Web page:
Maxime Knitting grows by adding capacity, innovating through fabrics and expanding its services

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A newcomer to the bedding industry just 16 years ago, Maxime Knitting Mills Inc. has grown into one of the largest suppliers of knitted mattress fabrics in North America and a valued resource for a range of other sleep-related products and services, including zippered covers and cut-and-sew work.

The Montreal-based company has come a long way since its founding by Denis Thériault in 1985. Thériault started his business after working for years as a mechanic in another textile mill. His initial specialty was apparel, but facing import competition from Asia and Mexico, he made the difficult decision to switch production to bedding textiles.

“My father took everything he had saved from the previous 20 years and invested in six European knitting machines for use in making ticking for mattresses,” says Maxime Thériault, president of Maxime Knitting since 2014. “It was a big risk that he had to take because he knew his company could no longer survive in the apparel business.”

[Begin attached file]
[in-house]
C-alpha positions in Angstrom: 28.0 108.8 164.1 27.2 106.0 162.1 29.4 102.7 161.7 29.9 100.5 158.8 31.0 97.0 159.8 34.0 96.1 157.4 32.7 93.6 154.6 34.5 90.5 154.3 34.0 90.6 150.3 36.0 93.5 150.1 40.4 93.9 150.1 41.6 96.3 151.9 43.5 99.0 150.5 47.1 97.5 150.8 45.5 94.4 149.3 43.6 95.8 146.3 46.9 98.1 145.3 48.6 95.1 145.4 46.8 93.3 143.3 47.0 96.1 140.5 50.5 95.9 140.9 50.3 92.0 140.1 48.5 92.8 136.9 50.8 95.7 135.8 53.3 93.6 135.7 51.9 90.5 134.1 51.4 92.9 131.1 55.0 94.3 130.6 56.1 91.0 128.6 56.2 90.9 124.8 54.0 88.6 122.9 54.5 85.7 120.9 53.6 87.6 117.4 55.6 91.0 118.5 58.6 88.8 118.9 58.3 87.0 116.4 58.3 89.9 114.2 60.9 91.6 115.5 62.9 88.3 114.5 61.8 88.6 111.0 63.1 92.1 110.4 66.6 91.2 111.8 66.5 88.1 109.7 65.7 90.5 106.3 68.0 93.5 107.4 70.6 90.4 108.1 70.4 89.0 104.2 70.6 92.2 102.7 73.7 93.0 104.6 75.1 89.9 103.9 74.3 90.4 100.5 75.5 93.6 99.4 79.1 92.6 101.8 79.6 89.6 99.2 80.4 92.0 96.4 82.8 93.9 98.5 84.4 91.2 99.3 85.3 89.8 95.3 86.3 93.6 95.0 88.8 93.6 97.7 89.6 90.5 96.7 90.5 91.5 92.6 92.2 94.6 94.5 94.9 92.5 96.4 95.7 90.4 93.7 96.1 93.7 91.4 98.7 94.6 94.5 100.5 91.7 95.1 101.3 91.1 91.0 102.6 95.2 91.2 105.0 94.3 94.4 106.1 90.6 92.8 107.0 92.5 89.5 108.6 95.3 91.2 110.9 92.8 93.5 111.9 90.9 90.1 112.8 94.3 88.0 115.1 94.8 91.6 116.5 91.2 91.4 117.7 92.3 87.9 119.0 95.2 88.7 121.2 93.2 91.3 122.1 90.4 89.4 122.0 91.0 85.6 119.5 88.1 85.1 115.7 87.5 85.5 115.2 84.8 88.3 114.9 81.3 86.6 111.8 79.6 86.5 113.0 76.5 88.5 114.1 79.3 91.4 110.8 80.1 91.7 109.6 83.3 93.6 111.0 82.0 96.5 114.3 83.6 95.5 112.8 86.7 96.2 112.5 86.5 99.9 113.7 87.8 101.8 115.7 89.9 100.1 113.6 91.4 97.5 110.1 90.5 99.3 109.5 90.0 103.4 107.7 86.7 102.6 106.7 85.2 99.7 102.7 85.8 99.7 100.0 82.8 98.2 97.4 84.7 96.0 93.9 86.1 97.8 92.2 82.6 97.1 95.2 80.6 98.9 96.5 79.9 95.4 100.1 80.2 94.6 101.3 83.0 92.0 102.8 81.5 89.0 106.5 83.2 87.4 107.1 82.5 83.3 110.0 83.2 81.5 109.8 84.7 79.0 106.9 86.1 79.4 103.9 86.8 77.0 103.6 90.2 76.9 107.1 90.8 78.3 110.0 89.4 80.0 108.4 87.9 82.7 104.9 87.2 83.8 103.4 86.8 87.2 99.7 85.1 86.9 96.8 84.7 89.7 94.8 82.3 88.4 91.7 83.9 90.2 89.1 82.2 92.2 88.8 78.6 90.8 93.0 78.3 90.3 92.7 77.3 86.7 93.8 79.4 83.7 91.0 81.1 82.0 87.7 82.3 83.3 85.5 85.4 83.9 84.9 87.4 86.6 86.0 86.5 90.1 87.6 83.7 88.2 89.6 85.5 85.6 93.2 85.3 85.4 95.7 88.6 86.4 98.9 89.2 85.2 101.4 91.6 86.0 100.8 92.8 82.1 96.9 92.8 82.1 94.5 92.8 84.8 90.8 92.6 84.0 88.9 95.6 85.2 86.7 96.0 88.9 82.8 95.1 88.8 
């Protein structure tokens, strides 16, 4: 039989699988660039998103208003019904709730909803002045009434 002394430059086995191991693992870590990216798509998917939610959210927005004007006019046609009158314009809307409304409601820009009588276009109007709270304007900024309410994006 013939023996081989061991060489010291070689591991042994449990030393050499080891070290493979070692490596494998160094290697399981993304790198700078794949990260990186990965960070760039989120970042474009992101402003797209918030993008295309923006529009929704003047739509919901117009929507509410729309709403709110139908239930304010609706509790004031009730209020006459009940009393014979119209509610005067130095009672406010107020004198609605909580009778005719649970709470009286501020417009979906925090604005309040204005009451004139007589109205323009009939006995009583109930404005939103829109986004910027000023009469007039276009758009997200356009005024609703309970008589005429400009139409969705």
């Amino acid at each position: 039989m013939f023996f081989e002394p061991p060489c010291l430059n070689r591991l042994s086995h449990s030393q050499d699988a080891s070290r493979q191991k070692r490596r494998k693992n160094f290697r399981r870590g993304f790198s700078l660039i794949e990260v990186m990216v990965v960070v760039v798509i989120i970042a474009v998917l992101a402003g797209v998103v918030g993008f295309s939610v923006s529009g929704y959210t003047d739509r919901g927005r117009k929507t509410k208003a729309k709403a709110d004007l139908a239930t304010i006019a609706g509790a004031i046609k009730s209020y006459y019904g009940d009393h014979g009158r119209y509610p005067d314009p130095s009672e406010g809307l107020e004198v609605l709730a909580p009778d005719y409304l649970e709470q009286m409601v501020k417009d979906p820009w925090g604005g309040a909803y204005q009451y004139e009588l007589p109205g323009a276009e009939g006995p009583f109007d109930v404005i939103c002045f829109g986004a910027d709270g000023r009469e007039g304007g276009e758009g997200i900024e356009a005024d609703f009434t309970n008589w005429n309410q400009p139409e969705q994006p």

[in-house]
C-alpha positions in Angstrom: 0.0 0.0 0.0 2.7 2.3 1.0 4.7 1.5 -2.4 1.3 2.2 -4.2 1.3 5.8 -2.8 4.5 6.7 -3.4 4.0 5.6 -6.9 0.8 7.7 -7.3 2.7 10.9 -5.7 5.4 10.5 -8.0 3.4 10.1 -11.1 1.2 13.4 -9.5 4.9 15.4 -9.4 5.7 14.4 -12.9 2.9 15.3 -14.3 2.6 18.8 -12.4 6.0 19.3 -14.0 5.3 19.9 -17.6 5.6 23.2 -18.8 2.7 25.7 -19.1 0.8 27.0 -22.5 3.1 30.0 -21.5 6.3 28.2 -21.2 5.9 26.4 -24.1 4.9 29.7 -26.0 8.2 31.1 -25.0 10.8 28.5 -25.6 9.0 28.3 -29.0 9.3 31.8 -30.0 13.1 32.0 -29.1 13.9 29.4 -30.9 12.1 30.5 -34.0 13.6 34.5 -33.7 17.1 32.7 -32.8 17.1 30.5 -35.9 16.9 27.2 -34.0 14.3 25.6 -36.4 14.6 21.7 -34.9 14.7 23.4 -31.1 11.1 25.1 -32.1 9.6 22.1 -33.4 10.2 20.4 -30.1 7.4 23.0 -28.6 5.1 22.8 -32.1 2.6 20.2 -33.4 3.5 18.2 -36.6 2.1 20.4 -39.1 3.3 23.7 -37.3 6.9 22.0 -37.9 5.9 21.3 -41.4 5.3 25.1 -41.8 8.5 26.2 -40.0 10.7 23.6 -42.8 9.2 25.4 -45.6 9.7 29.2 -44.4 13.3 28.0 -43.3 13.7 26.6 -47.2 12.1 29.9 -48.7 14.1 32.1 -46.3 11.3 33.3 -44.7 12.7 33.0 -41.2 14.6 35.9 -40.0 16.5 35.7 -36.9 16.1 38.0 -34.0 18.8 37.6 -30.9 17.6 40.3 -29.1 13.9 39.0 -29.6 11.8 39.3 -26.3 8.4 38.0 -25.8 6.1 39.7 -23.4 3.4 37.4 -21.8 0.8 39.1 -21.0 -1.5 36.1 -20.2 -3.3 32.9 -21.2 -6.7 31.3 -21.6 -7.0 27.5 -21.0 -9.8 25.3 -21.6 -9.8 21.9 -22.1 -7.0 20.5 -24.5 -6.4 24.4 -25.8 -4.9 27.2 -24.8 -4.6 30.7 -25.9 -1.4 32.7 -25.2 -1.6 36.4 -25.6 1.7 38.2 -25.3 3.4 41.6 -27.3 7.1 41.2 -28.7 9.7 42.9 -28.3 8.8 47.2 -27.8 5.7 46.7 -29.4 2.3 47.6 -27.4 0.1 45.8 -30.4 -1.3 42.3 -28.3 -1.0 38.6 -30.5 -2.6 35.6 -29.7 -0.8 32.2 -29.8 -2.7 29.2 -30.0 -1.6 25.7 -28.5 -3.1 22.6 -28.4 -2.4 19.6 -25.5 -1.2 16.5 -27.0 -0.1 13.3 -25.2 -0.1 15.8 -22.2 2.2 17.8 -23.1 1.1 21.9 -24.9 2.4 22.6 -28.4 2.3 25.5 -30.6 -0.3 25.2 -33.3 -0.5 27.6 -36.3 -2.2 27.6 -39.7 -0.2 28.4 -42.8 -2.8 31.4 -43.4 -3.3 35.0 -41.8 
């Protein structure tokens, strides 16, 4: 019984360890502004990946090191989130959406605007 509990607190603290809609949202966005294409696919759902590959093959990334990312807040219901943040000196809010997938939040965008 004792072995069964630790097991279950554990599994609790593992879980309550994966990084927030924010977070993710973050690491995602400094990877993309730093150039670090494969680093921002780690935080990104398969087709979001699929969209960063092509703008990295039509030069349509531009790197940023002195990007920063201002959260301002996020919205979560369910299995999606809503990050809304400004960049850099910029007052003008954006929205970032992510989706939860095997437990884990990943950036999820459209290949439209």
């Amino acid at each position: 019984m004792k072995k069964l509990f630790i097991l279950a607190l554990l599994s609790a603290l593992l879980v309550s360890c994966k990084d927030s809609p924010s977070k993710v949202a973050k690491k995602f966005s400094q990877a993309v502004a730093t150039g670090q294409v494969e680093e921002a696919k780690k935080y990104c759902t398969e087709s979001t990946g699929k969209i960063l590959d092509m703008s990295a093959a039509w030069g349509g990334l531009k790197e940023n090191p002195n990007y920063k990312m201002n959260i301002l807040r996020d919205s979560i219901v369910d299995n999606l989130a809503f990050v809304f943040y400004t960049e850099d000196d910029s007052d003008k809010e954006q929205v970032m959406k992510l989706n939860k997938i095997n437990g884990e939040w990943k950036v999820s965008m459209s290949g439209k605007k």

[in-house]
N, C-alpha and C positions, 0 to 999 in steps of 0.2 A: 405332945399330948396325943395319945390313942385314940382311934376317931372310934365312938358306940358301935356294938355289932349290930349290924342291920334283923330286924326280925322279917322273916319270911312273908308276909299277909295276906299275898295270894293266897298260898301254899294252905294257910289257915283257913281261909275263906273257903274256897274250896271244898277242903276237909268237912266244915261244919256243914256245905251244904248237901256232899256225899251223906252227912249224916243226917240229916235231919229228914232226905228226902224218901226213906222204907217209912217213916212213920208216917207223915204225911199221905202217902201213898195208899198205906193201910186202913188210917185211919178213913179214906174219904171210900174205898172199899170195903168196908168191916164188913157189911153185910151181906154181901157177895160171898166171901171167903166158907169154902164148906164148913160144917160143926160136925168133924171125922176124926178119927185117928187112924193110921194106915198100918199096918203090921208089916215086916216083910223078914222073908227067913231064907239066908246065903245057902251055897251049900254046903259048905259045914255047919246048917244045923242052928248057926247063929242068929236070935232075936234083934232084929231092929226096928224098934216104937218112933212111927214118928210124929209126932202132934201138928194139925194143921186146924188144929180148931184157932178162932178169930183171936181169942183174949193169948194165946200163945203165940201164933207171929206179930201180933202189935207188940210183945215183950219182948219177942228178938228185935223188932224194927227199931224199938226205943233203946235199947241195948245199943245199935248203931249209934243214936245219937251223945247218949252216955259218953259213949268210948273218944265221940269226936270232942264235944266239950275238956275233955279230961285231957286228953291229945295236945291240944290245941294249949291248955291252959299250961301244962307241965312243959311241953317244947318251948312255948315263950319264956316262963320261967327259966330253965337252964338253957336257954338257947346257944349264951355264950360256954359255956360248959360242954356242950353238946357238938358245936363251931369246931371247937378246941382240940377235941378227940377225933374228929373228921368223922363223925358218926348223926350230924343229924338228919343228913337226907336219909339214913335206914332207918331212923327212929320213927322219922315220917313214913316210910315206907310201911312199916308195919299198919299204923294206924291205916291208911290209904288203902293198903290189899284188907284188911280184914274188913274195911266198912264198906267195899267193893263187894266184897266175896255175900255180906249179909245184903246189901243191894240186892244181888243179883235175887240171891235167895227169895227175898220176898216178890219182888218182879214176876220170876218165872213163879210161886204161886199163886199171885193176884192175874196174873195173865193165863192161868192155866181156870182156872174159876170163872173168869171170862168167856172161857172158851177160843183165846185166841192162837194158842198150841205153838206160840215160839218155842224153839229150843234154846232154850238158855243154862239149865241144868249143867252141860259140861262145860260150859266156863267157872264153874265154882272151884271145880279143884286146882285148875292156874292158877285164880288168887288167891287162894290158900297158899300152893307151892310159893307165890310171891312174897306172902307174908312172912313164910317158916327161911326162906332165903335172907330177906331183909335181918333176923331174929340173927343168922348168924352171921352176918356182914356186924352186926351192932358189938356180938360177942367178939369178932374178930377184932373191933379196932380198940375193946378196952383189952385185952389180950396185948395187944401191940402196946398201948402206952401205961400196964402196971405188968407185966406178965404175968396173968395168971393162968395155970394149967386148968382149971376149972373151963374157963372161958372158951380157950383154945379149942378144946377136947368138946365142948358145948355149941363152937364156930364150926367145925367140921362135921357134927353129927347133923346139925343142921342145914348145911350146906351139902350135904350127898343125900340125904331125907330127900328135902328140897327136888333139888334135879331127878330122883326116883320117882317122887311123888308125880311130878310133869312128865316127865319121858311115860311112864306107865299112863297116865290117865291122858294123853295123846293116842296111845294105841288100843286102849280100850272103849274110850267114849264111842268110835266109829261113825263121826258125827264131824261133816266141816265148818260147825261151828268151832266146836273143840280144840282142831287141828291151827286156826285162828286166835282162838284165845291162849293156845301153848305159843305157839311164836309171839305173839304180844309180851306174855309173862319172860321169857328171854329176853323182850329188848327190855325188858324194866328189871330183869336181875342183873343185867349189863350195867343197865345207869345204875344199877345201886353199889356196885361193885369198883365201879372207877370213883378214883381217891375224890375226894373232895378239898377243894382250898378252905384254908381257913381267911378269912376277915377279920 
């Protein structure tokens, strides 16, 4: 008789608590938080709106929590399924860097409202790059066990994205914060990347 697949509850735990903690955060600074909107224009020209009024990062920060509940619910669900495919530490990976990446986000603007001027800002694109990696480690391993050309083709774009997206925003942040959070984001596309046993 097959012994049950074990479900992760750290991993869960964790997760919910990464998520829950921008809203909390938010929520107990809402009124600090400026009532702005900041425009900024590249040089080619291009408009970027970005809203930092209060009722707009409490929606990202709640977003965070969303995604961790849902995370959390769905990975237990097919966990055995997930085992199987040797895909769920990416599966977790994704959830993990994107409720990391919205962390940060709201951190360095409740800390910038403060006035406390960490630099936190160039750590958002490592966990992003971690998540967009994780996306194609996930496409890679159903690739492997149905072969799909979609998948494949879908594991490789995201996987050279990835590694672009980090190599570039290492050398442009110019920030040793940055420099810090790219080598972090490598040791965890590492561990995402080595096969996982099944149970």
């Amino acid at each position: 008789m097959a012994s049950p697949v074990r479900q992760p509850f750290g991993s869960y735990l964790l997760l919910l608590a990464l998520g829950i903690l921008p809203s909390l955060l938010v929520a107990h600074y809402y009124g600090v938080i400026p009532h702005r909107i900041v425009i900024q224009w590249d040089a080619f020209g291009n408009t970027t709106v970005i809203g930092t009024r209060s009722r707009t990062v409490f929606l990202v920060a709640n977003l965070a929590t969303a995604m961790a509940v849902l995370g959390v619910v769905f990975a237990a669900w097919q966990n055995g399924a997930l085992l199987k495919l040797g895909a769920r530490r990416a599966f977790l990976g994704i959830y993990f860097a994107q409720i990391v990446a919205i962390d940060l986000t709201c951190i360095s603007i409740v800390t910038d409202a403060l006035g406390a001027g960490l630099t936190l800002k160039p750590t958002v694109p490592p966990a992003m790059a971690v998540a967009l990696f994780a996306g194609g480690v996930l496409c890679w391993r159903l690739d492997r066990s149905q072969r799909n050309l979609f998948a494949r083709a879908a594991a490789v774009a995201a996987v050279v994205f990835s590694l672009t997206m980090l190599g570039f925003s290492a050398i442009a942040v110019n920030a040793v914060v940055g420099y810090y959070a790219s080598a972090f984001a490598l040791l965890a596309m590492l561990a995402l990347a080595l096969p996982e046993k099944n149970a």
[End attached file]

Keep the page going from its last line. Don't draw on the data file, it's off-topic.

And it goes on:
To assist with the company’s transition, Denis Thériault brought on Lorne Romoff, a former competitor. The two executives had a wealth of experience knitting apparel, but no knowledge of bedding.

“Knitting was the easy part,” says Romoff, vice president of sales and marketing. “The challenge was getting up to speed on the nuances of a completely new industry. We had to gain an understanding of these customers’ needs and how they worked.”

For the first few years, Maxime Knitting concentrated on serving bed producers in Canada. “We were the only circular knitter in Canada, so that opened doors for us,” Maxime Thériault says. “In those days, most ticking in North America was woven rather than knitted.”

As Maxime Knitting’s base of business grew, the company began to expand its reach. In 2008, it entered the U.S. market, which was dominated by a handful of big fabric suppliers.

“We started hiring salespeople and putting together a comprehensive line of products,” Thériault says. “Over time, knits became more and more important and our business took off.”